Japan-S. Korea rift remains open as GSOMIA expiration nears

18-Nov-2019 Intellasia | JapanNews | 8:14 AM Print This Post

South Korea on Friday again stressed the withdrawal of Japan’s strict export controls to the country as a condition for the continuation of the GSOMIA bilateral military intelligence-sharing agreement, leaving the rift between the two countries open as the expiration of the pact nears.

South Korean President Moon Jae-in and Defense minister Jeong Kyeong-doo expressed Seoul’s unchanged stance on the GSOMIA, or general Security of Military Information Agreement, after meeting with US Defense Secretary Mark Esper in Seoul on Friday.

The Japanese government plans to maintain the export controls, and thus South Korea will most likely have to reach a conclusion on the matter without being able to obtain any concessions from Tokyo.

At a press conference after the US-South Korea Security Consultative Meeting on Friday, Jeong stressed that “there’s still some time left” until the November 23 expiration of the GSOMIA and said, “It will be nice if the Japanese and South Korean governments can hold discussions in a positive direction and maintain the GSOMIA.”

Jeong added, saying, “I have also asked Esper to press Japan to make active efforts [for the matter],” expressing hopes that the United States will work with Japan.

However, Esper only said at the press conference, “We have urged all sides to sit down to work out their differences.”

Chief Cabinet Secretary Yoshihide Suga expressed Tokyo’s maintained stance and said at a press conference Monday that the continuation of the GSOMIA and withdrawal of the tightened export controls are “issues of completely different dimensions, and thus South Korea’s claim cannot be accepted.”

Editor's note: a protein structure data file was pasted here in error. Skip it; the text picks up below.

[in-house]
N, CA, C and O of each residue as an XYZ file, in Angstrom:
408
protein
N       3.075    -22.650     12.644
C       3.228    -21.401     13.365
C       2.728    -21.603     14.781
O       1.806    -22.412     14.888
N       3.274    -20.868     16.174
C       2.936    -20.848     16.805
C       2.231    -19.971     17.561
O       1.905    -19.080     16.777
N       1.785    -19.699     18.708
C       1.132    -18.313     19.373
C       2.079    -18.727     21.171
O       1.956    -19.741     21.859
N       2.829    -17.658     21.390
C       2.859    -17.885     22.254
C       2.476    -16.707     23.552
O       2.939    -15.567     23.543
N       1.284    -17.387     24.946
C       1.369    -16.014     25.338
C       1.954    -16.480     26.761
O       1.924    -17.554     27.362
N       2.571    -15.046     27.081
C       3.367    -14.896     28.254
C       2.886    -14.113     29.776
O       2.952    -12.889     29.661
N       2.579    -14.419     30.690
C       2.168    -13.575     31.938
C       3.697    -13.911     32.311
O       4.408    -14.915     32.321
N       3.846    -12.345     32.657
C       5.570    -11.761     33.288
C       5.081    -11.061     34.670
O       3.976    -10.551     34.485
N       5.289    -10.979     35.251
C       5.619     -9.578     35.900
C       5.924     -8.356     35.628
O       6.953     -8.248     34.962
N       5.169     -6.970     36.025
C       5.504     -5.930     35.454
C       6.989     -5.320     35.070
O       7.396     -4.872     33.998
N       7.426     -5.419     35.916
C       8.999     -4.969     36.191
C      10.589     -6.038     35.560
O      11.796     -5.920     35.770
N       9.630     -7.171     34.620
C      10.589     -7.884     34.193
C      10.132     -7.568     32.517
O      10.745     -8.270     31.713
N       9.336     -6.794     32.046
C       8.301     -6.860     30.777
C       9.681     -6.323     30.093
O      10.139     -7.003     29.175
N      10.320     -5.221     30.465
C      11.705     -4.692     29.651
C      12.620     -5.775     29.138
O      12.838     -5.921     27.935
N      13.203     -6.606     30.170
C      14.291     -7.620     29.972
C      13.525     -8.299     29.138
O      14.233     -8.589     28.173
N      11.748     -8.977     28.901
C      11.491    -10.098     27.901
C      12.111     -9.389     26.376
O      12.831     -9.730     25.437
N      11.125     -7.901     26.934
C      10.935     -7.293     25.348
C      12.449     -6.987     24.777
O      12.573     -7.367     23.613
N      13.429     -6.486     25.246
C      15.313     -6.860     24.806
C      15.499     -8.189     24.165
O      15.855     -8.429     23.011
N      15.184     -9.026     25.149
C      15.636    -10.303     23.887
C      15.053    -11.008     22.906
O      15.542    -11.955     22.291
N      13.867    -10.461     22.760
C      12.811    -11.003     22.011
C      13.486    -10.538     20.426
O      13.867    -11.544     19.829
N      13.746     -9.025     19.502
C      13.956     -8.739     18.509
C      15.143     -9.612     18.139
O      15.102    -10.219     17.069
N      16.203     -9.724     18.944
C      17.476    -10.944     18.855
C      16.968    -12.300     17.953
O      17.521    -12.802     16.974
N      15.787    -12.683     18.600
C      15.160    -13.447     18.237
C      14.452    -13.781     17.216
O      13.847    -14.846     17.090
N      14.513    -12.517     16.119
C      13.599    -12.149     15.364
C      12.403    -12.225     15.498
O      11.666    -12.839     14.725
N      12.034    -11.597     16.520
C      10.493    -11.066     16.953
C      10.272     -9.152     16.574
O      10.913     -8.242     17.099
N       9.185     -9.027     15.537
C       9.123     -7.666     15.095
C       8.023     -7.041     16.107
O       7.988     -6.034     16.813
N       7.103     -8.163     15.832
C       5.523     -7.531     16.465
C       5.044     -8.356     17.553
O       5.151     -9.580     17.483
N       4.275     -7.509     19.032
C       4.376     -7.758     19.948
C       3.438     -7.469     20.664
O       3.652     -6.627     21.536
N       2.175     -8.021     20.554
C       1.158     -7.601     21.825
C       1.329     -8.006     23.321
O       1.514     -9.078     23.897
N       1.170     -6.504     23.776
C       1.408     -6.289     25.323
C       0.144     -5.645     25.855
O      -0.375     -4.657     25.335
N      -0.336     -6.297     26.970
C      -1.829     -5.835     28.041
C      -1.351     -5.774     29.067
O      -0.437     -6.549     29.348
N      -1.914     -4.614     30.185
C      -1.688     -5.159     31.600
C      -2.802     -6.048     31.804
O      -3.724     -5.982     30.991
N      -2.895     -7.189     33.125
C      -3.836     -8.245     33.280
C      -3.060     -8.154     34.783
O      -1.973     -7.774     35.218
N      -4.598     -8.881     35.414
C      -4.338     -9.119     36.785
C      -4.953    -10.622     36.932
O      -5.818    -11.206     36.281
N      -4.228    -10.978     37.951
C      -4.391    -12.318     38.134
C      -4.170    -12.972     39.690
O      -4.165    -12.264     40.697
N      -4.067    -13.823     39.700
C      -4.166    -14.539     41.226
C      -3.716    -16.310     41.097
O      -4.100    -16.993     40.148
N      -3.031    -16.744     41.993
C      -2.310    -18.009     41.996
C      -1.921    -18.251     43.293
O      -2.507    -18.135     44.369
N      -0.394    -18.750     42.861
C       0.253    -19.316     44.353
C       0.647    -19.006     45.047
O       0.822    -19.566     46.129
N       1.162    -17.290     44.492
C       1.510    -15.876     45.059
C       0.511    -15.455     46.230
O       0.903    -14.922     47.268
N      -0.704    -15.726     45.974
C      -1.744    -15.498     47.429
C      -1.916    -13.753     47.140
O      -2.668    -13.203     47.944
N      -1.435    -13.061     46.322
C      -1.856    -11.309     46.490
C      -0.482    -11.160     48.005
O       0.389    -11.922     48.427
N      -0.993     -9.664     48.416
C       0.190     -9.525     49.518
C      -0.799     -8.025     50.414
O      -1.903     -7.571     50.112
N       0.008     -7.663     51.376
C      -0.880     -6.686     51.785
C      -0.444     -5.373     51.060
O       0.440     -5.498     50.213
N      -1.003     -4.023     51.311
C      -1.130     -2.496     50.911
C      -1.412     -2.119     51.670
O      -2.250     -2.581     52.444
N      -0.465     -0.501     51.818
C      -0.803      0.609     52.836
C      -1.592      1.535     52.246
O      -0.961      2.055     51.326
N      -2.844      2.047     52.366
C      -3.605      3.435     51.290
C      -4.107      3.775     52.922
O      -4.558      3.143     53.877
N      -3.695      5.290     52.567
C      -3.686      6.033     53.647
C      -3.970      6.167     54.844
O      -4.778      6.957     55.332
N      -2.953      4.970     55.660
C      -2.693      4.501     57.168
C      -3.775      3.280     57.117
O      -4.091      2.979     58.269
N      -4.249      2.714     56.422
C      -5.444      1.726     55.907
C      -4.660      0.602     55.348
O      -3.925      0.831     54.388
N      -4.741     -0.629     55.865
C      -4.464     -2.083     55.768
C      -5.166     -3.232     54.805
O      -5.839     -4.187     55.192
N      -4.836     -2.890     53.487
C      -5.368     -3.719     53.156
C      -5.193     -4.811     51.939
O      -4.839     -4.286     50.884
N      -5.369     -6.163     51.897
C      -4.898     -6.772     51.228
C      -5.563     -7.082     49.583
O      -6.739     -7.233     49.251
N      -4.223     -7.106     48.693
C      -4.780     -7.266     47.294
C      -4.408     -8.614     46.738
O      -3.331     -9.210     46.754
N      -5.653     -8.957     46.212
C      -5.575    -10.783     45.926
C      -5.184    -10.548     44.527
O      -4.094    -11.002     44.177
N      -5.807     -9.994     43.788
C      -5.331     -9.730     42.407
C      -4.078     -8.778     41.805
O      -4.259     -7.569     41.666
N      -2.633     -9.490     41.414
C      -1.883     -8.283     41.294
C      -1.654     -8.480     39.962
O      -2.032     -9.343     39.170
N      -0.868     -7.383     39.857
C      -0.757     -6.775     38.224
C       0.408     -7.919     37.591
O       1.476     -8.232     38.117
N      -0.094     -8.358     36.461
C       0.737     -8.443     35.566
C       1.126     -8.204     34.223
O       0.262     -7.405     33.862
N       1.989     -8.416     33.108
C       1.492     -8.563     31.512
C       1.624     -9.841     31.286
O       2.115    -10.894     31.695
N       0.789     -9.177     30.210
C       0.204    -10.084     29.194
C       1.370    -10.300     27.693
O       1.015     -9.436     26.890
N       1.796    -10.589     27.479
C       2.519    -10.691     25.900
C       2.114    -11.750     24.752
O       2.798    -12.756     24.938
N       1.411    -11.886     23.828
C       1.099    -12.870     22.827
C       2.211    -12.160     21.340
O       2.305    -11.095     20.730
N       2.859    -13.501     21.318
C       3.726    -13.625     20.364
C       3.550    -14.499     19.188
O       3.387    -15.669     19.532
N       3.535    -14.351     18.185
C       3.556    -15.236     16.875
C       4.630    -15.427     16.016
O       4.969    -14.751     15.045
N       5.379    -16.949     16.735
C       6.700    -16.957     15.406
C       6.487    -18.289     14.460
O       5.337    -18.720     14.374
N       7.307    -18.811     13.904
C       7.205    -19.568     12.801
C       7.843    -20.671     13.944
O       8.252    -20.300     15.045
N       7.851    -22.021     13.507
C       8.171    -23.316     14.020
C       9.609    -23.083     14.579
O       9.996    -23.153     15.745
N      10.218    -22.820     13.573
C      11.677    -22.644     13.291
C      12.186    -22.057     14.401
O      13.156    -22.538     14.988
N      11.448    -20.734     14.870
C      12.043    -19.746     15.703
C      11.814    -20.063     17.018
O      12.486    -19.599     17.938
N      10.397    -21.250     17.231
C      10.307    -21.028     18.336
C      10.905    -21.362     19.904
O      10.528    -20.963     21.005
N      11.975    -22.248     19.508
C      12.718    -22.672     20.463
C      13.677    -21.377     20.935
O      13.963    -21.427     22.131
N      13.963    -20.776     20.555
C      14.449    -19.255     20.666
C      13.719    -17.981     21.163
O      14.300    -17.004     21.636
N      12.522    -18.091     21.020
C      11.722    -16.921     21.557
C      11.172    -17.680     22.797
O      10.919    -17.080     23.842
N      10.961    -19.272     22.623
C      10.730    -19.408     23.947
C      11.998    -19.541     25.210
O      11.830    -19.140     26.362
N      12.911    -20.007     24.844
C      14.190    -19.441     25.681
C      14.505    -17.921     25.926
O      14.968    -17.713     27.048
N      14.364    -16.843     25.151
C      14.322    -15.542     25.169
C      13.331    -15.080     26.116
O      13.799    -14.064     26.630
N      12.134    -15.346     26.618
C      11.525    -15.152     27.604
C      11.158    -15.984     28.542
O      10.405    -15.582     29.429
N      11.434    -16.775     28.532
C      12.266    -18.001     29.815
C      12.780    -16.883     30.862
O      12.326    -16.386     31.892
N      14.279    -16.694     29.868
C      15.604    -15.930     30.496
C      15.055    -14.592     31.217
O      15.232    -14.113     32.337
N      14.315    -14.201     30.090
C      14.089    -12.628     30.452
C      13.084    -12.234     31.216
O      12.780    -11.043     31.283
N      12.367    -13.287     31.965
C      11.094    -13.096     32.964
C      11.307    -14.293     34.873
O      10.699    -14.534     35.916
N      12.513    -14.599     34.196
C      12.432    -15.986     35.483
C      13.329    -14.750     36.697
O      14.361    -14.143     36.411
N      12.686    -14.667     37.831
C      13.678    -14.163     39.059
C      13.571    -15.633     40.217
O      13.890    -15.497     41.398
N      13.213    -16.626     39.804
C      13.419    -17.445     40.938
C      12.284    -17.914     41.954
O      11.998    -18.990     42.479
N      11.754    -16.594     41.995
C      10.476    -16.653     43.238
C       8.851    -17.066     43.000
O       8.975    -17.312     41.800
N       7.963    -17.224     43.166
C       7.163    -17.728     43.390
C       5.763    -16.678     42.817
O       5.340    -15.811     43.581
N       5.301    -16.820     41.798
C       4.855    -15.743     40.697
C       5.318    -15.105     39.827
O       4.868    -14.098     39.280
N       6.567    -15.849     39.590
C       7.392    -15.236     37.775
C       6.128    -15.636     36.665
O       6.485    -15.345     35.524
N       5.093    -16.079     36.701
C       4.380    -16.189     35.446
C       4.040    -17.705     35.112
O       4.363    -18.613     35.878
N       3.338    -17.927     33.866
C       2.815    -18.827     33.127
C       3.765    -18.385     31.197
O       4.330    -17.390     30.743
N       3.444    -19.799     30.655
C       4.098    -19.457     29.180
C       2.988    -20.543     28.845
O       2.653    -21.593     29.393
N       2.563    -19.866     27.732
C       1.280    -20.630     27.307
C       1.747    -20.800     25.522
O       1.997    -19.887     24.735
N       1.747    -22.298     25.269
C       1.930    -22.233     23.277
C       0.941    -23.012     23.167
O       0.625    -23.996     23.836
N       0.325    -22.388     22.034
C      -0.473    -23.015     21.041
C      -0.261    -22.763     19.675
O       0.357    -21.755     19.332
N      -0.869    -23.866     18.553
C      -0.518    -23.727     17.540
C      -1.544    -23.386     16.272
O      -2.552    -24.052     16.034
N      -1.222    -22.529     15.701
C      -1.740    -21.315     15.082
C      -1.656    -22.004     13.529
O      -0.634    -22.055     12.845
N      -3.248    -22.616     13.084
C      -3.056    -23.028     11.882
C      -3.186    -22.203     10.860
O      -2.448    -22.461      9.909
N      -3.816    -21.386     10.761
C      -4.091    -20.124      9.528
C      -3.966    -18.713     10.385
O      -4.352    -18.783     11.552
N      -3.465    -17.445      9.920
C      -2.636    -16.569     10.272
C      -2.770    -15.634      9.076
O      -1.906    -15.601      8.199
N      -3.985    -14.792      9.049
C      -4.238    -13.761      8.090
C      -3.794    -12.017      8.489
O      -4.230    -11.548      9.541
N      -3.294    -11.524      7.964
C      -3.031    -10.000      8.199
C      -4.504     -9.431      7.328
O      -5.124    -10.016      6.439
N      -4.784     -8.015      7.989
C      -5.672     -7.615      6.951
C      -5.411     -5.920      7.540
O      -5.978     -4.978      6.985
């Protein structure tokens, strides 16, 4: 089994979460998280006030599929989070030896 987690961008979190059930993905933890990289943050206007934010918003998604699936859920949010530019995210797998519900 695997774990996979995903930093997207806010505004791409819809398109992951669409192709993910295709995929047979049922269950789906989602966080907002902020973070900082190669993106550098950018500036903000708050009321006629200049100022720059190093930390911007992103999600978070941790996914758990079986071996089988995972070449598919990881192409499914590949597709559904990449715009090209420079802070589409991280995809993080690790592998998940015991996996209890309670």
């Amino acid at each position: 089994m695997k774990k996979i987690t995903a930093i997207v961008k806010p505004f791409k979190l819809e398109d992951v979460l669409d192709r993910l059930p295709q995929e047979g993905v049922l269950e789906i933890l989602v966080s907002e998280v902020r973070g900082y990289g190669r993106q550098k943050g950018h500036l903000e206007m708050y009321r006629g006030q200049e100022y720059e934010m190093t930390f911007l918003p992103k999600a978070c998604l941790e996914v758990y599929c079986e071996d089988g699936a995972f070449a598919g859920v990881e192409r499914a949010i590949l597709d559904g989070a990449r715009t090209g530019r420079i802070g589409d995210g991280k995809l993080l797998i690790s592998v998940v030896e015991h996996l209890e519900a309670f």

At Friday’s press conference in Seoul, Jeong also restated his position, saying, “I have stressed the importance of the GSOMIA and security cooperation among Japan, the United States and South Korea through my answers to questions in the National Assembly.”

Within the South Korean government, two groups are seemingly in conflict with each other over the GSOMIA issue. One, led by Jeong and others who place priority on the US-South Korea alliance, insists on the continuation of the pact, while the other, led by deputy National Security Advisor Kim Hyun Chong among other hardliners against Japan and the United States, backs the cancellation of the pact as scheduled.

The United States and South Korea are negotiating over Seoul’s share of the cost of stationing US forces in the country, and the US side is said to be demanding that the share be increased to about five times this fiscal year’s 1.389 trillion won (about JPY 96 billion).

Esper said at Friday’s press conference that South Korea is “a wealthy country,” so it should pay more. Some say that if Seoul lets the GSOMIA expire, it will be put in a difficult position over the cost-sharing negotiations with the United States.

As the United States mounts pressure for keeping the GSOMIA alive, there has been a compromise plan on the table, under which Japan and South Korea will not exchange military information for the time being while maintaining the GSOMIA, according to sources familiar with negotiations among Japan, the United States and South Korea.

According to a nationwide public opinion survey conducted on November 8 and 9 by Korea Research International Inc., 52.1 percent of 1,006 respondents in South Korea said the GSOMIA should be scrapped as planned, while 37.5 percent answered the opposite.



Category: Japan

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